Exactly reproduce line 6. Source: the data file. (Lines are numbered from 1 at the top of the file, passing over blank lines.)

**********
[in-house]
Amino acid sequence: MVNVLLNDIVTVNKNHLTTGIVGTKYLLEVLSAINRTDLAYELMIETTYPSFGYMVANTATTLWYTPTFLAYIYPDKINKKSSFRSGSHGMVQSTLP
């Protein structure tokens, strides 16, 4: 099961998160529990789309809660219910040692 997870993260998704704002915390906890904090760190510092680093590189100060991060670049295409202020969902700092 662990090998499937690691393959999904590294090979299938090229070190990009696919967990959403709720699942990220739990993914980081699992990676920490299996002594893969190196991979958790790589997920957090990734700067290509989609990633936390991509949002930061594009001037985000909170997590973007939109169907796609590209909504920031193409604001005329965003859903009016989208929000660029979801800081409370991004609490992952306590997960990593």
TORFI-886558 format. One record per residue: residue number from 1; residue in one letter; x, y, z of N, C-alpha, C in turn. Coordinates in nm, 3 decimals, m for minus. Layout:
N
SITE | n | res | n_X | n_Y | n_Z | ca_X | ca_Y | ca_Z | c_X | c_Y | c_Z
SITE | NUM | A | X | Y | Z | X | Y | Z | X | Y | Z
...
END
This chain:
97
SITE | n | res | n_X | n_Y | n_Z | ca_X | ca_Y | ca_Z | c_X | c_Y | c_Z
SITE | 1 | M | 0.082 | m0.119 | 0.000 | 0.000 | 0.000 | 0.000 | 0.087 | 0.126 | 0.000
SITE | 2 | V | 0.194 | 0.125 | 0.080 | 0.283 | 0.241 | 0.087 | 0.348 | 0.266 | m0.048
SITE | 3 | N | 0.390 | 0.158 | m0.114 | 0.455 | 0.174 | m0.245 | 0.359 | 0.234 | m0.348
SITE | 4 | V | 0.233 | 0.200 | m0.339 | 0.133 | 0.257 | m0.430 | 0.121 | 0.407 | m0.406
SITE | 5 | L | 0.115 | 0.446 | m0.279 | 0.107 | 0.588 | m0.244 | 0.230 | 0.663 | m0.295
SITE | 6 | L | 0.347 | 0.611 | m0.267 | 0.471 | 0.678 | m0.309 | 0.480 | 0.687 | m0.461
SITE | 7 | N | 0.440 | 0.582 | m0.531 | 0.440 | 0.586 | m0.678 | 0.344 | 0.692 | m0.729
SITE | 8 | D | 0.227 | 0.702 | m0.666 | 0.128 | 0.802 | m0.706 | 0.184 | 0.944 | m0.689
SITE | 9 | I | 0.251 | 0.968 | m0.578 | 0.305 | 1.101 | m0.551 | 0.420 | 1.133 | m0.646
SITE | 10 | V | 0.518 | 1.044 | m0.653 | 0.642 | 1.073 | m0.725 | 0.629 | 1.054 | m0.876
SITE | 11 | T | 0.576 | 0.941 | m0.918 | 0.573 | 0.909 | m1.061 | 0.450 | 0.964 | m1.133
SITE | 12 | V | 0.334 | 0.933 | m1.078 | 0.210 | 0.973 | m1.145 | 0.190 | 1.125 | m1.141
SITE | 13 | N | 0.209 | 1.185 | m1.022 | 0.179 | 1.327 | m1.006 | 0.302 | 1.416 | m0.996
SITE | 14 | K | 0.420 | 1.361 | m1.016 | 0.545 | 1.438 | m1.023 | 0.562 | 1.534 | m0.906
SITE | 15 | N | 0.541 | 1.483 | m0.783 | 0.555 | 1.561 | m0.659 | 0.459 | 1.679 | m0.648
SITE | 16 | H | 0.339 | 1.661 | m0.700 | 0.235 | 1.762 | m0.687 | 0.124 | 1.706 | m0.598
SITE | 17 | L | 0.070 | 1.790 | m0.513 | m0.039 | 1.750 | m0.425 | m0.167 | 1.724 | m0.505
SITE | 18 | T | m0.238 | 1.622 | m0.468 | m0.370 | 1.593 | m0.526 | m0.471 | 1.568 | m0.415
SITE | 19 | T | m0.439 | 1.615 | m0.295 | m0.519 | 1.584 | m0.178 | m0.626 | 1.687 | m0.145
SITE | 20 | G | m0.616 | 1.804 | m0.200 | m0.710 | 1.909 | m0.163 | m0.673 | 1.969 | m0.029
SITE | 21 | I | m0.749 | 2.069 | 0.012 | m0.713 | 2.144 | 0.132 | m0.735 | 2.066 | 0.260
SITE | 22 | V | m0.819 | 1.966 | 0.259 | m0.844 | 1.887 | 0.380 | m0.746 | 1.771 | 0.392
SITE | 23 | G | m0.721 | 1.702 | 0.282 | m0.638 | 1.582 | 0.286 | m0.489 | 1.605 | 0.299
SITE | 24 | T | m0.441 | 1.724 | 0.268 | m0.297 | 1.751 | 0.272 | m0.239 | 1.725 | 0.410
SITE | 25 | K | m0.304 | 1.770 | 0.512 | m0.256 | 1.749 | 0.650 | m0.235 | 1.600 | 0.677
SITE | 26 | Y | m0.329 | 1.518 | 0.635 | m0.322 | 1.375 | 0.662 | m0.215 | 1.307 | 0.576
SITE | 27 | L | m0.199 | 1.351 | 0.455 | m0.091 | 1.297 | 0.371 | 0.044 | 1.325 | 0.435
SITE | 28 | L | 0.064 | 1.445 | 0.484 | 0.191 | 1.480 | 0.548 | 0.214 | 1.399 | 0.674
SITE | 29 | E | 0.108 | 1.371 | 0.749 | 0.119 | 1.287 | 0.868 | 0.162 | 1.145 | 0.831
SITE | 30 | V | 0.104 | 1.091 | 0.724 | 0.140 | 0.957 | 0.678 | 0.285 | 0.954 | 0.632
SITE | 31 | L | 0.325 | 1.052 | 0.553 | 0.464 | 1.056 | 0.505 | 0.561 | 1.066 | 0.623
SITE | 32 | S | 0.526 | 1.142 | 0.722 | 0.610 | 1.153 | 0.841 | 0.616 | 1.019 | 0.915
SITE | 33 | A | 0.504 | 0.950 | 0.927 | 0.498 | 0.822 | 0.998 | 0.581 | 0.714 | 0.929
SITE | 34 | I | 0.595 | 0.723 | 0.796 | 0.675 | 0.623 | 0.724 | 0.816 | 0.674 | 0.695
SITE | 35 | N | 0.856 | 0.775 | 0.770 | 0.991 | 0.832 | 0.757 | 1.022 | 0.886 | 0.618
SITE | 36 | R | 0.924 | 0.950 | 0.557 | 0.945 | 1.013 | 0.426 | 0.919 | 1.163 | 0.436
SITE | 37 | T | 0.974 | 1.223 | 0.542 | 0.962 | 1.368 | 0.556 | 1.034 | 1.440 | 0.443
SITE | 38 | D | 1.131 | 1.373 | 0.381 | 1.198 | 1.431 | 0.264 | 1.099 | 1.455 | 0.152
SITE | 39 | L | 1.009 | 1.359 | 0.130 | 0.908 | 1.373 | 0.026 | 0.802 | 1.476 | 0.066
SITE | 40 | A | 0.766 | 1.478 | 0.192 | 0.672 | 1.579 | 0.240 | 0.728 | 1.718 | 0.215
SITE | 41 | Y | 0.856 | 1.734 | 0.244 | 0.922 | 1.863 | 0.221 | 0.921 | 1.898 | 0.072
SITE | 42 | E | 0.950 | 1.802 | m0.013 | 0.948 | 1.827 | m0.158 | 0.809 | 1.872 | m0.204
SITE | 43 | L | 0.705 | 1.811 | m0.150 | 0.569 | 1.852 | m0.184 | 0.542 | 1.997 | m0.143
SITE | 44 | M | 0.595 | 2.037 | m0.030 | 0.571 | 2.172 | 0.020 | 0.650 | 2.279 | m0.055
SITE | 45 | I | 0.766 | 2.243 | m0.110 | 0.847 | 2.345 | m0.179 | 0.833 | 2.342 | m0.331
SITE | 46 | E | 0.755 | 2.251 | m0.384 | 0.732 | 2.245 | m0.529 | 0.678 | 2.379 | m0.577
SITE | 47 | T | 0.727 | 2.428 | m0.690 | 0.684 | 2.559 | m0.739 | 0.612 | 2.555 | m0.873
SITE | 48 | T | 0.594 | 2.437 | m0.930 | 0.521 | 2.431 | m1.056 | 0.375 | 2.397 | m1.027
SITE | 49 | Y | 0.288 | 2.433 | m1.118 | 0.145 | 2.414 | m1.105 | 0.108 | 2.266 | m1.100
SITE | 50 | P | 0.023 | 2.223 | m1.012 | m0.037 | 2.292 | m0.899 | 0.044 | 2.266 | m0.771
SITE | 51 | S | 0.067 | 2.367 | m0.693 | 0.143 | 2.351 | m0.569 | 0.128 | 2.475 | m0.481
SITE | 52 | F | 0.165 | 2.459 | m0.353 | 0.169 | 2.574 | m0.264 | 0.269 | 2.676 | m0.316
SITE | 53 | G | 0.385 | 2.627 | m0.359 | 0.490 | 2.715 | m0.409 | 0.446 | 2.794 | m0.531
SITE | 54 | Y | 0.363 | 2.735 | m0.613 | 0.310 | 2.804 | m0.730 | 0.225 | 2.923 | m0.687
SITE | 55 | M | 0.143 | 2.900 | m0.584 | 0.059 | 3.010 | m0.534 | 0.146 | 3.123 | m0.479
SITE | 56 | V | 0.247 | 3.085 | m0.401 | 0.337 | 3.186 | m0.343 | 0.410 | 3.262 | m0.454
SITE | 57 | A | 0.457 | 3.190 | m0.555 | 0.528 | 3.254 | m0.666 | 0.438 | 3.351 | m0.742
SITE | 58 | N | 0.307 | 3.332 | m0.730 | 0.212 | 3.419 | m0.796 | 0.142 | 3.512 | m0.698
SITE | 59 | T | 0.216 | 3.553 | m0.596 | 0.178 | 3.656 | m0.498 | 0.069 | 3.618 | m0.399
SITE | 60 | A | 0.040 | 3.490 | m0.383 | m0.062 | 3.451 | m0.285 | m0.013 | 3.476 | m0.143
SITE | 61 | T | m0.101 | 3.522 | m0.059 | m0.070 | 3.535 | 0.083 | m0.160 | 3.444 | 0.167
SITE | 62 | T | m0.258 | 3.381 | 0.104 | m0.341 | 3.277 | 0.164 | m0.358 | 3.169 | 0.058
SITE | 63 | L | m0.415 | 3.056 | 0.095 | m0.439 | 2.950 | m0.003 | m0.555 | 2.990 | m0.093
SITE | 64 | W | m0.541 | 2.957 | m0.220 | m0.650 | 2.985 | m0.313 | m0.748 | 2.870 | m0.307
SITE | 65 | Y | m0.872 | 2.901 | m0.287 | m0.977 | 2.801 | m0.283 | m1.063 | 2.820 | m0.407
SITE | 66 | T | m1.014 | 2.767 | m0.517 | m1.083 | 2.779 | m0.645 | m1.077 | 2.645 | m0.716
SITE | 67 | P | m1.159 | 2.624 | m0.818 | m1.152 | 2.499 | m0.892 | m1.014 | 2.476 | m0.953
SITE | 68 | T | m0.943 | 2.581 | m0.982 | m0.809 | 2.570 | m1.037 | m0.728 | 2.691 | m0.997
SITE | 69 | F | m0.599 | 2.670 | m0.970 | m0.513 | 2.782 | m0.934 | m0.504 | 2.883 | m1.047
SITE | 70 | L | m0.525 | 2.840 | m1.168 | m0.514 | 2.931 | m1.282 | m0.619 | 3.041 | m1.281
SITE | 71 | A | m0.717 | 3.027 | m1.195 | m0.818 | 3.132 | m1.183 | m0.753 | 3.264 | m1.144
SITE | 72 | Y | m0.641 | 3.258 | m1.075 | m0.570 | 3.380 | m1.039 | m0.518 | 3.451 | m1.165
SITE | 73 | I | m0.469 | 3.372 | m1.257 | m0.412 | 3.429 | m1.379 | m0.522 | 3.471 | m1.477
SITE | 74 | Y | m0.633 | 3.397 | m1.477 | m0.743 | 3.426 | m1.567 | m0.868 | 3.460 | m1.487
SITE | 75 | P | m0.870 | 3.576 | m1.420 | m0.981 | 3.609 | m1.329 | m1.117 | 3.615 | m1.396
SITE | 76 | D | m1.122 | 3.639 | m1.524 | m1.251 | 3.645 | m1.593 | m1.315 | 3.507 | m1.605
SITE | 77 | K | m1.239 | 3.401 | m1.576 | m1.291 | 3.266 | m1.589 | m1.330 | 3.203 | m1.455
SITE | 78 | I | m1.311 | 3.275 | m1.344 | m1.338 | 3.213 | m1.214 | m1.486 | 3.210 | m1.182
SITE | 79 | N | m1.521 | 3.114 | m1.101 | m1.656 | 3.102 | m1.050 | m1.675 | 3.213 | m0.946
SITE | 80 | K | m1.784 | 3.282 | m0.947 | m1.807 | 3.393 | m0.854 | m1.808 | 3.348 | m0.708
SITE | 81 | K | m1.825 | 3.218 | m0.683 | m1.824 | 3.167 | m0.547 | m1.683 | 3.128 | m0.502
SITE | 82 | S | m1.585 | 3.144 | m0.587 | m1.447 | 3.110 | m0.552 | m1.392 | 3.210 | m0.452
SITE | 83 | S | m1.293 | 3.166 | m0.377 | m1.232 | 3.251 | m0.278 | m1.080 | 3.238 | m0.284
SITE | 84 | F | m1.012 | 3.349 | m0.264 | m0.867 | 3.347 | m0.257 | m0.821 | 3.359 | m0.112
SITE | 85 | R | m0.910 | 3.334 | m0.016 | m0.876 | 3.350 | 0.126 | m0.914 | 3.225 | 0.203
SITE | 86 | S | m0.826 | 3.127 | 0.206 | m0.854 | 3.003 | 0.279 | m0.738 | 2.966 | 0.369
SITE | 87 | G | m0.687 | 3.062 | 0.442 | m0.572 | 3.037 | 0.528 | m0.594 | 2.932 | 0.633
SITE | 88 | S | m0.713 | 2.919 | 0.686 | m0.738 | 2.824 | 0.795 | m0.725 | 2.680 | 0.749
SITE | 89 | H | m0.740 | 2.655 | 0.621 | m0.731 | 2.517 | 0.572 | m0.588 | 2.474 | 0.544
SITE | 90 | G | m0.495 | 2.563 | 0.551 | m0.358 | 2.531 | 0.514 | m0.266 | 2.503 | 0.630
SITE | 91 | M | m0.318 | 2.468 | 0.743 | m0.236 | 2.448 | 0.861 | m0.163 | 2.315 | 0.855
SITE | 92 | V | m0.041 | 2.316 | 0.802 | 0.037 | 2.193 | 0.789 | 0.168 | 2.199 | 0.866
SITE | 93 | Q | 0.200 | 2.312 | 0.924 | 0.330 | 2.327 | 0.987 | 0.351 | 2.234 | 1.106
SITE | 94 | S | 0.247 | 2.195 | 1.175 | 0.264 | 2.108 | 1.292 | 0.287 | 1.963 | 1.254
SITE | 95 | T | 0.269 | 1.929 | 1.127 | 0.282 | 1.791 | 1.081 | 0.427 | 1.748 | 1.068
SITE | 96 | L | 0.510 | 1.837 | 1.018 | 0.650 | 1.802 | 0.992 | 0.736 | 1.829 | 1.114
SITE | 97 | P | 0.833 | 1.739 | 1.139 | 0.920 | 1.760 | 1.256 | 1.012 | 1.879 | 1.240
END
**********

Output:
SITE | n | res | n_X | n_Y | n_Z | ca_X | ca_Y | ca_Z | c_X | c_Y | c_Z